Now the actors are griping about the Emmy changes
Changes aimed at jazzing up the Emmy Awards aren't going down too well with the Screen Actors Guild, the big labor union that negotiates contracts on behalf of actors. Their complaint? Actors -- who love the limelight, after all -- wouldn't get the "recognition they deserve" under the award show's format tweaks, the guild says.
The board of the Academy of Television Arts & Sciences recently approved changes that would shorten the presentation of many movie and miniseries awards by allowing producers to air edited versions of acceptance speeches during the Sept. 20 telecast.
But the move has drawn fire from the Writers Guild of America, a number of leading TV writer-producers and the Directors Guild of America, which called the proposed changes a "material breach" of its agreement with the academy.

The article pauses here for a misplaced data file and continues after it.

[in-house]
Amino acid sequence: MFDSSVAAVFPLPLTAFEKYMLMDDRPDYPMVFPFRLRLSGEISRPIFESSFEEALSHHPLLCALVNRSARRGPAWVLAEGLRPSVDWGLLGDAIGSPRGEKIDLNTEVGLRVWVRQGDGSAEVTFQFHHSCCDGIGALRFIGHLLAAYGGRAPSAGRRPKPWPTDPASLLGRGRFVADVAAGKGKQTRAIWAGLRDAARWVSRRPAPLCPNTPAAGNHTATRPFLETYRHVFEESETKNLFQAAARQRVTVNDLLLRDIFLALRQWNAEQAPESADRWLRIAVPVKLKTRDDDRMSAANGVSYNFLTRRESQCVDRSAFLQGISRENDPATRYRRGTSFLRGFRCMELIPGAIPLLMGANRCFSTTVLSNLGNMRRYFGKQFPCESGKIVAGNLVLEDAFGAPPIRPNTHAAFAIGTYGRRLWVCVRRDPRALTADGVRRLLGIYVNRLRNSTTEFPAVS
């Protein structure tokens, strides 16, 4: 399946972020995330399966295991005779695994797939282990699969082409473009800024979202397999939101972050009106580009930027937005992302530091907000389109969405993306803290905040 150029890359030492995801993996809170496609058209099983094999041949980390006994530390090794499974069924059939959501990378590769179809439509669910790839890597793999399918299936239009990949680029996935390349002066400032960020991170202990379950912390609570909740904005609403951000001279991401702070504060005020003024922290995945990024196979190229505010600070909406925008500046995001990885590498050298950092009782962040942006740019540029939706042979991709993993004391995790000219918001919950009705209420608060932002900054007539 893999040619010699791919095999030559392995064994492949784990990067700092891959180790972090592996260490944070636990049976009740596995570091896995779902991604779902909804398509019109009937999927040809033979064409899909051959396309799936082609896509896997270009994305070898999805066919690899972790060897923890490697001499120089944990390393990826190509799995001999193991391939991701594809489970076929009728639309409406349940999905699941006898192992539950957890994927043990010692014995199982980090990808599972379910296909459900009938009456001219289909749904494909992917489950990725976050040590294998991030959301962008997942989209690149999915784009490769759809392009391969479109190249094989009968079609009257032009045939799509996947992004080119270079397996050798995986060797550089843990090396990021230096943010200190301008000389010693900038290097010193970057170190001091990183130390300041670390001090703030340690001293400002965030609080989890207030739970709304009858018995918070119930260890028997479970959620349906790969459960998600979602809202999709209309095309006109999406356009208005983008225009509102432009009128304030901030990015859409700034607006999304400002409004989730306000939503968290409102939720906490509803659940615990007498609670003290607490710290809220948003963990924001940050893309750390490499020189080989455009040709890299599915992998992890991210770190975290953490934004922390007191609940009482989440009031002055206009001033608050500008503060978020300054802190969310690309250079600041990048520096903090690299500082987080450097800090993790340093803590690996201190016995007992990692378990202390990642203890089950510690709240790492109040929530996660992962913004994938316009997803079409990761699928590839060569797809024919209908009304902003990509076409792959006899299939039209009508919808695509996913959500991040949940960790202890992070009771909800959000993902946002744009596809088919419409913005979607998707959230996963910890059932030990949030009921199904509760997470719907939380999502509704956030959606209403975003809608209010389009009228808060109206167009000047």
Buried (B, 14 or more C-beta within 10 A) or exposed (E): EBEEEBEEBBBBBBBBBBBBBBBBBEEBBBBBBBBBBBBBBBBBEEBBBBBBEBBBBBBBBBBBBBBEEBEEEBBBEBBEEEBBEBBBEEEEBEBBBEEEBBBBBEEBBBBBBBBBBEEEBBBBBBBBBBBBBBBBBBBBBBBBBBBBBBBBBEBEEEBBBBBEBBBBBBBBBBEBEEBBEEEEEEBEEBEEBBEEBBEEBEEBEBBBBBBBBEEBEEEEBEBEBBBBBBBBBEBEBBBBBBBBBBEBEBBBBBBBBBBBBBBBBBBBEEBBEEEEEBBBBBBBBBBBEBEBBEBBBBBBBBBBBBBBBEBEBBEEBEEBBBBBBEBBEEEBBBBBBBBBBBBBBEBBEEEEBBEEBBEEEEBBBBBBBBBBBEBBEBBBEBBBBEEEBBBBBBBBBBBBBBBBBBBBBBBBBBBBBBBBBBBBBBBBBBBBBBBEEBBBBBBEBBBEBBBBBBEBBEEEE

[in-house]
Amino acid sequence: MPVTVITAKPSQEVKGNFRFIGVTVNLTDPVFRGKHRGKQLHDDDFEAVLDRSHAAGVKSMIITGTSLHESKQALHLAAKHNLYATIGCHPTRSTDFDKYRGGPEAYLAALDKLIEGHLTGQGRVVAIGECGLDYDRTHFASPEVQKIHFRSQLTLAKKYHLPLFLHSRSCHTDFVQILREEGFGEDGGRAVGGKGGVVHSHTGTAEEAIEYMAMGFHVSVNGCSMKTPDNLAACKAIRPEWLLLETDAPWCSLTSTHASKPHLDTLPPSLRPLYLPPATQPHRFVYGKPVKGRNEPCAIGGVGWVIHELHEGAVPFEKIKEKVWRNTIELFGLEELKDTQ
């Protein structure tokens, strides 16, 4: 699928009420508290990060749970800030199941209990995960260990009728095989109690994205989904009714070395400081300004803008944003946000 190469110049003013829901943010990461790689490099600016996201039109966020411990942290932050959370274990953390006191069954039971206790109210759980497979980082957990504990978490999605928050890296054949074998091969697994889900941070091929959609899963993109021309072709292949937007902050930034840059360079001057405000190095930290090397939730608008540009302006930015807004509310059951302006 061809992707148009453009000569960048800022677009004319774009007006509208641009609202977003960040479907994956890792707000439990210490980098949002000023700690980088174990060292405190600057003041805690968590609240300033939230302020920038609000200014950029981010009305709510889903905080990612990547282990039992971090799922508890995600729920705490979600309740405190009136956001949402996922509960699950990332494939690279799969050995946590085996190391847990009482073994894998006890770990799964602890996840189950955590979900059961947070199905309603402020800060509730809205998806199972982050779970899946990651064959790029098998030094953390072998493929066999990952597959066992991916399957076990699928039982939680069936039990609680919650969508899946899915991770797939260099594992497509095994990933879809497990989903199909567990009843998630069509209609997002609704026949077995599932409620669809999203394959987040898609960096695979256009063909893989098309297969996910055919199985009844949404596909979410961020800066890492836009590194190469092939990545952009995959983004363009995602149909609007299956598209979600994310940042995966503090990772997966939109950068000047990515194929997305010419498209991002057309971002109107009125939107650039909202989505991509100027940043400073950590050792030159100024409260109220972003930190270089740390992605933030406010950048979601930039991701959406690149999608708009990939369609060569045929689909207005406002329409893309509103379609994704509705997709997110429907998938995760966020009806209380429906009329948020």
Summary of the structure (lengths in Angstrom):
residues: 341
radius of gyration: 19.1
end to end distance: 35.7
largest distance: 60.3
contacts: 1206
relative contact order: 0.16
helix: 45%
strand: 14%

Now, the Screen Actors Guild has weighed in. David White, interim executive director of the union, highlighted its concerns in a letter Thursday to John Shaffner, chairman and chief executive of the academy.
"The Screen Actors Guild remains concerned about the recommended modifications which, if enacted, would reduce the level of recognition that our members, and other talent, have come to expect and appreciate through your program," White wrote.
White urged the board to review further changes with "input from the guilds" to "arrive at a mutually agreeable solution to this situation."
A spokesperson for the academy didn't have any comment.
-- Richard Verrier